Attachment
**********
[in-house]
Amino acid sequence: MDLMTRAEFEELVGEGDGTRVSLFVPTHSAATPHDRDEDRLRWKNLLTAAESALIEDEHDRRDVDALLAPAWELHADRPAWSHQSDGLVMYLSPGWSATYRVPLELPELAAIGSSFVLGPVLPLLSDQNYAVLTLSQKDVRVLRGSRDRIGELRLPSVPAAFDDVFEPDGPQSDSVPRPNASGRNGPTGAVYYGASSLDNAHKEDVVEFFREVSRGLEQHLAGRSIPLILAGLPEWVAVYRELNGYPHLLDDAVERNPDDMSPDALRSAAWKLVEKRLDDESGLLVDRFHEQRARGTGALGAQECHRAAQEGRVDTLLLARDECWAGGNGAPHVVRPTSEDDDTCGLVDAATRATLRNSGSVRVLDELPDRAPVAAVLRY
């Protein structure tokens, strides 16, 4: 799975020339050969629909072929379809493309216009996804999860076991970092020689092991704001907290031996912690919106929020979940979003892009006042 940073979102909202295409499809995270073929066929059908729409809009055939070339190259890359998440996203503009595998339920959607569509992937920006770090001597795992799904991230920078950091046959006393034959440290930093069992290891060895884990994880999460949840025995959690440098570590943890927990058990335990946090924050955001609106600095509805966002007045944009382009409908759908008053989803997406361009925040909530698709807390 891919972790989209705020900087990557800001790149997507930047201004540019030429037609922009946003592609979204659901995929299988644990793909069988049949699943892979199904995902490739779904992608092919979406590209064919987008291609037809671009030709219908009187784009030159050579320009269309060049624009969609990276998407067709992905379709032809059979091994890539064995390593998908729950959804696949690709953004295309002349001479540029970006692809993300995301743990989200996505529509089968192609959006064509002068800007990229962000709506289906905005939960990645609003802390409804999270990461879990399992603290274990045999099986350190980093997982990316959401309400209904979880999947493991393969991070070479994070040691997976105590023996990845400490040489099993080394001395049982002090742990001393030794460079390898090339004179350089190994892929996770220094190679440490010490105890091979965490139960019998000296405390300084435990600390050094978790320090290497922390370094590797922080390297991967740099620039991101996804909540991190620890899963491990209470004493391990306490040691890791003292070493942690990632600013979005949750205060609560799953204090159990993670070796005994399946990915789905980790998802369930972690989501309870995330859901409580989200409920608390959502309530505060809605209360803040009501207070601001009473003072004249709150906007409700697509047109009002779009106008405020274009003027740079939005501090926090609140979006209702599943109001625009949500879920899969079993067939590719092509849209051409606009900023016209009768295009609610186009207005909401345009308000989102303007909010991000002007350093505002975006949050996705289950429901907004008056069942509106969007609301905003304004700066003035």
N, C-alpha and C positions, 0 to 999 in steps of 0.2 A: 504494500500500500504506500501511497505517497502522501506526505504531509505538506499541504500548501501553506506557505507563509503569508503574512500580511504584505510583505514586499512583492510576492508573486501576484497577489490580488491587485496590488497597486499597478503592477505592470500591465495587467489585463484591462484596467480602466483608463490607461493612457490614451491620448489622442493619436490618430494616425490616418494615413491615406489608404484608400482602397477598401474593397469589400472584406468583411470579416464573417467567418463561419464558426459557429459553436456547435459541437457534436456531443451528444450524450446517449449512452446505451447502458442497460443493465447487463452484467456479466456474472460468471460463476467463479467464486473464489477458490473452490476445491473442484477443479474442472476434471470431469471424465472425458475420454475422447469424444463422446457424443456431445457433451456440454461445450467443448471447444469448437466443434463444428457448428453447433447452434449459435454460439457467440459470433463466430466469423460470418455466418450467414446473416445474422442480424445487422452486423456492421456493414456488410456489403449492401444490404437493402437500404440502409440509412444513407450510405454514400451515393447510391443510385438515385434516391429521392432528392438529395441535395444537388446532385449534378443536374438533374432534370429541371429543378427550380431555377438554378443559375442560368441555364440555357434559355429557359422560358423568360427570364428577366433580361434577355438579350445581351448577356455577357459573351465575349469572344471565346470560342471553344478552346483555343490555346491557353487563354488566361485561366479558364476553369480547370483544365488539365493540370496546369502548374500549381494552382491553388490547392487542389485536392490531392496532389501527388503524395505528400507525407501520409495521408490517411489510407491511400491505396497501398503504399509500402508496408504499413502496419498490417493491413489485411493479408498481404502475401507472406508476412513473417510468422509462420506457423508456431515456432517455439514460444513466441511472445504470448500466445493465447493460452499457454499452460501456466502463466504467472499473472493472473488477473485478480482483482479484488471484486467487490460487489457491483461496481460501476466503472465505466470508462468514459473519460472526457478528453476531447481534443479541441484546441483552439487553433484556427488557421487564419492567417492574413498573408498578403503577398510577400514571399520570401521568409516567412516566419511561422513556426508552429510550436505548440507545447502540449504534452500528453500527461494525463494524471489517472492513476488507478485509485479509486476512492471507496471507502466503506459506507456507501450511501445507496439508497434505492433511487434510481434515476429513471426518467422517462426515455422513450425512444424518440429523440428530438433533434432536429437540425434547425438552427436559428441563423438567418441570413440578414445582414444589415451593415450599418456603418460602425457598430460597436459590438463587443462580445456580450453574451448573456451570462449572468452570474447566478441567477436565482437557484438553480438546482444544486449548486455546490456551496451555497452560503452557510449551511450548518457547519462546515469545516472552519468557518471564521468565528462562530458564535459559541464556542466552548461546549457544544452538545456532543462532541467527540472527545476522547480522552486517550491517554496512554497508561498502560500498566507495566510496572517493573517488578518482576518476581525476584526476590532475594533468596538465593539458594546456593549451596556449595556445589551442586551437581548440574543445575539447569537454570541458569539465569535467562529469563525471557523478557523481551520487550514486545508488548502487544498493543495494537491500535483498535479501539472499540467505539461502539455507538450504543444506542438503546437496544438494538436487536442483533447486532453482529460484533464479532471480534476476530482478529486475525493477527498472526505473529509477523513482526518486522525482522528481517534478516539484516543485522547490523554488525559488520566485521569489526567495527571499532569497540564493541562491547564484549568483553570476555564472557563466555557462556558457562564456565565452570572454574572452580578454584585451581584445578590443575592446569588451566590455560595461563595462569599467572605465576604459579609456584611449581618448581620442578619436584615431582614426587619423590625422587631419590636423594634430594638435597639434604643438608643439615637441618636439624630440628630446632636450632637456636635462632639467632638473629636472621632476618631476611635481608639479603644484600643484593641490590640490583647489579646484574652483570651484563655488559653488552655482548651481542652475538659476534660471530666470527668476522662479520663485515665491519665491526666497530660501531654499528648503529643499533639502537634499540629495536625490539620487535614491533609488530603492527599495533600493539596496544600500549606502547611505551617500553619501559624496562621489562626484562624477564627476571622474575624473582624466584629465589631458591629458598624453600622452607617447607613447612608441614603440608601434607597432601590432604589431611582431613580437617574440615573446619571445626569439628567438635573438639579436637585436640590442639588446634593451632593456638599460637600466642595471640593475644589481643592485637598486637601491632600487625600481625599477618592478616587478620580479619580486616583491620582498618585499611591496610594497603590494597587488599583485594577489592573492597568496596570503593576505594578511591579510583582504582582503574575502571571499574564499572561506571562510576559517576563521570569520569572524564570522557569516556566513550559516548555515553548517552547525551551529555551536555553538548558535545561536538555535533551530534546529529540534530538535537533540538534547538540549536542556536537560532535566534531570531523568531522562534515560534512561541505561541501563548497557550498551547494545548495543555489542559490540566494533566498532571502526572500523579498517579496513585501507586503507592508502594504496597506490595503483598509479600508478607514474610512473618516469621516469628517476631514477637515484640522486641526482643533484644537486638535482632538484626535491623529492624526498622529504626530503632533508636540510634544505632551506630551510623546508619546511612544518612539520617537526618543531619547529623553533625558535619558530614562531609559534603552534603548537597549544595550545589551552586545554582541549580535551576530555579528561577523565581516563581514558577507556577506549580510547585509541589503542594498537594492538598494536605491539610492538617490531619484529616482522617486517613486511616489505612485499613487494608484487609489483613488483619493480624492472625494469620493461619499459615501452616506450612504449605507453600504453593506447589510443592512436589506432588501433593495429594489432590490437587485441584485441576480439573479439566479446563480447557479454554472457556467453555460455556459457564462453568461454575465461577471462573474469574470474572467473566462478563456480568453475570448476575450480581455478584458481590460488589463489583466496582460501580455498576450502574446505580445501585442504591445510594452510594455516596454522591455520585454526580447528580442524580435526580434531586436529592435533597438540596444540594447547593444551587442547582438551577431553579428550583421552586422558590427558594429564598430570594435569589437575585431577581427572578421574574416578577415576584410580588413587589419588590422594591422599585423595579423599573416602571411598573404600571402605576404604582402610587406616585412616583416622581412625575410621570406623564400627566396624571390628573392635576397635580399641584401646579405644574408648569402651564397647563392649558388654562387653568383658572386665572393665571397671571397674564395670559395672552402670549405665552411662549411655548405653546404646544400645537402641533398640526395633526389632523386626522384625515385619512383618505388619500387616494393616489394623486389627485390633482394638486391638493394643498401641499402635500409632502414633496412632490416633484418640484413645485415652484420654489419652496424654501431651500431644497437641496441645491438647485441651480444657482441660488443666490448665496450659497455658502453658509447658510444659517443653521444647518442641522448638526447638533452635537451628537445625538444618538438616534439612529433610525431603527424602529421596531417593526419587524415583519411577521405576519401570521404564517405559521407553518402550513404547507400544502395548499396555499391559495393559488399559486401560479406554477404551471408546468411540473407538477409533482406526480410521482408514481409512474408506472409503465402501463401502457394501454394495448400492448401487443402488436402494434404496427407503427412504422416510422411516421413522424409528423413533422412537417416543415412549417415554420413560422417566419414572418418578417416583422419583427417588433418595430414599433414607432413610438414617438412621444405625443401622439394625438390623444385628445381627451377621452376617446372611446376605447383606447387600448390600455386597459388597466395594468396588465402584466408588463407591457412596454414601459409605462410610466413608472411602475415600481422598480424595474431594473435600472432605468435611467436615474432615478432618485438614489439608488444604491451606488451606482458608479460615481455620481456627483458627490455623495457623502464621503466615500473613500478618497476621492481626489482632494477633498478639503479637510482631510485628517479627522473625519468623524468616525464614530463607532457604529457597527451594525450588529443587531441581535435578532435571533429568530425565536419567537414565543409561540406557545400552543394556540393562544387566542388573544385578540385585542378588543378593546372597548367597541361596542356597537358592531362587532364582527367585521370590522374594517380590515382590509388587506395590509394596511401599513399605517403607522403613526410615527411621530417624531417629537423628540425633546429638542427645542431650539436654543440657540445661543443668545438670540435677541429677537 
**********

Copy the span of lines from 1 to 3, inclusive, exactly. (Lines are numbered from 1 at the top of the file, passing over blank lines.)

[in-house]
Amino acid sequence: MDLMTRAEFEELVGEGDGTRVSLFVPTHSAATPHDRDEDRLRWKNLLTAAESALIEDEHDRRDVDALLAPAWELHADRPAWSHQSDGLVMYLSPGWSATYRVPLELPELAAIGSSFVLGPVLPLLSDQNYAVLTLSQKDVRVLRGSRDRIGELRLPSVPAAFDDVFEPDGPQSDSVPRPNASGRNGPTGAVYYGASSLDNAHKEDVVEFFREVSRGLEQHLAGRSIPLILAGLPEWVAVYRELNGYPHLLDDAVERNPDDMSPDALRSAAWKLVEKRLDDESGLLVDRFHEQRARGTGALGAQECHRAAQEGRVDTLLLARDECWAGGNGAPHVVRPTSEDDDTCGLVDAATRATLRNSGSVRVLDELPDRAPVAAVLRY
């Protein structure tokens, strides 16, 4: 799975020339050969629909072929379809493309216009996804999860076991970092020689092991704001907290031996912690919106929020979940979003892009006042 940073979102909202295409499809995270073929066929059908729409809009055939070339190259890359998440996203503009595998339920959607569509992937920006770090001597795992799904991230920078950091046959006393034959440290930093069992290891060895884990994880999460949840025995959690440098570590943890927990058990335990946090924050955001609106600095509805966002007045944009382009409908759908008053989803997406361009925040909530698709807390 891919972790989209705020900087990557800001790149997507930047201004540019030429037609922009946003592609979204659901995929299988644990793909069988049949699943892979199904995902490739779904992608092919979406590209064919987008291609037809671009030709219908009187784009030159050579320009269309060049624009969609990276998407067709992905379709032809059979091994890539064995390593998908729950959804696949690709953004295309002349001479540029970006692809993300995301743990989200996505529509089968192609959006064509002068800007990229962000709506289906905005939960990645609003802390409804999270990461879990399992603290274990045999099986350190980093997982990316959401309400209904979880999947493991393969991070070479994070040691997976105590023996990845400490040489099993080394001395049982002090742990001393030794460079390898090339004179350089190994892929996770220094190679440490010490105890091979965490139960019998000296405390300084435990600390050094978790320090290497922390370094590797922080390297991967740099620039991101996804909540991190620890899963491990209470004493391990306490040691890791003292070493942690990632600013979005949750205060609560799953204090159990993670070796005994399946990915789905980790998802369930972690989501309870995330859901409580989200409920608390959502309530505060809605209360803040009501207070601001009473003072004249709150906007409700697509047109009002779009106008405020274009003027740079939005501090926090609140979006209702599943109001625009949500879920899969079993067939590719092509849209051409606009900023016209009768295009609610186009207005909401345009308000989102303007909010991000002007350093505002975006949050996705289950429901907004008056069942509106969007609301905003304004700066003035």